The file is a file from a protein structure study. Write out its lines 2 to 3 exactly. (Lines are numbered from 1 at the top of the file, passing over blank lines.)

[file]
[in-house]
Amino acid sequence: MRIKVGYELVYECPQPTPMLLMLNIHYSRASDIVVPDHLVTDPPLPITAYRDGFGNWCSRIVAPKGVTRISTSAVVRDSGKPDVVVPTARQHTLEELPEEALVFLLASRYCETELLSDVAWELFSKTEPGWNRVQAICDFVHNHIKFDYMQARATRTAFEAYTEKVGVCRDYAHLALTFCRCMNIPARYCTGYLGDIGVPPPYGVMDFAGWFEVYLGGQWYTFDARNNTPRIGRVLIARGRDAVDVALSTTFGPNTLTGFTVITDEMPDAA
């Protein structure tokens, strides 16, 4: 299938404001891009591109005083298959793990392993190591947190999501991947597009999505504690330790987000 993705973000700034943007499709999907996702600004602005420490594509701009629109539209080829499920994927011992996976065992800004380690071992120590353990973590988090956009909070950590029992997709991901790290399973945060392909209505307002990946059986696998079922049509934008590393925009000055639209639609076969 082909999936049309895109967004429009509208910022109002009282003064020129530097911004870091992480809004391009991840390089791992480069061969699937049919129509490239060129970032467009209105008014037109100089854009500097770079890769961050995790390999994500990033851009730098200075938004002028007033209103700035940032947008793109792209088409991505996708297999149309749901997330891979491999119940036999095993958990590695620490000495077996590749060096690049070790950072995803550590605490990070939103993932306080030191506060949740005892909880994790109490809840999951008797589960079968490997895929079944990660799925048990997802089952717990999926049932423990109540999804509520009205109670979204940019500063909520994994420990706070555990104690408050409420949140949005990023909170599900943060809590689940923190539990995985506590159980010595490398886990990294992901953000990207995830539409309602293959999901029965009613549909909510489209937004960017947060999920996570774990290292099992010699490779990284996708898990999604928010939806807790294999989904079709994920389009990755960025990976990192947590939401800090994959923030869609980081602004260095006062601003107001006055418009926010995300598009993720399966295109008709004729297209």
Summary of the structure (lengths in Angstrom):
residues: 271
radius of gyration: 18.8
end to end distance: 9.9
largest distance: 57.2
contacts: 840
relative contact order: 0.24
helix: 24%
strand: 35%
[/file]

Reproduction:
Amino acid sequence: MRIKVGYELVYECPQPTPMLLMLNIHYSRASDIVVPDHLVTDPPLPITAYRDGFGNWCSRIVAPKGVTRISTSAVVRDSGKPDVVVPTARQHTLEELPEEALVFLLASRYCETELLSDVAWELFSKTEPGWNRVQAICDFVHNHIKFDYMQARATRTAFEAYTEKVGVCRDYAHLALTFCRCMNIPARYCTGYLGDIGVPPPYGVMDFAGWFEVYLGGQWYTFDARNNTPRIGRVLIARGRDAVDVALSTTFGPNTLTGFTVITDEMPDAA
């Protein structure tokens, strides 16, 4: 299938404001891009591109005083298959793990392993190591947190999501991947597009999505504690330790987000 993705973000700034943007499709999907996702600004602005420490594509701009629109539209080829499920994927011992996976065992800004380690071992120590353990973590988090956009909070950590029992997709991901790290399973945060392909209505307002990946059986696998079922049509934008590393925009000055639209639609076969 082909999936049309895109967004429009509208910022109002009282003064020129530097911004870091992480809004391009991840390089791992480069061969699937049919129509490239060129970032467009209105008014037109100089854009500097770079890769961050995790390999994500990033851009730098200075938004002028007033209103700035940032947008793109792209088409991505996708297999149309749901997330891979491999119940036999095993958990590695620490000495077996590749060096690049070790950072995803550590605490990070939103993932306080030191506060949740005892909880994790109490809840999951008797589960079968490997895929079944990660799925048990997802089952717990999926049932423990109540999804509520009205109670979204940019500063909520994994420990706070555990104690408050409420949140949005990023909170599900943060809590689940923190539990995985506590159980010595490398886990990294992901953000990207995830539409309602293959999901029965009613549909909510489209937004960017947060999920996570774990290292099992010699490779990284996708898990999604928010939806807790294999989904079709994920389009990755960025990976990192947590939401800090994959923030869609980081602004260095006062601003107001006055418009926010995300598009993720399966295109008709004729297209």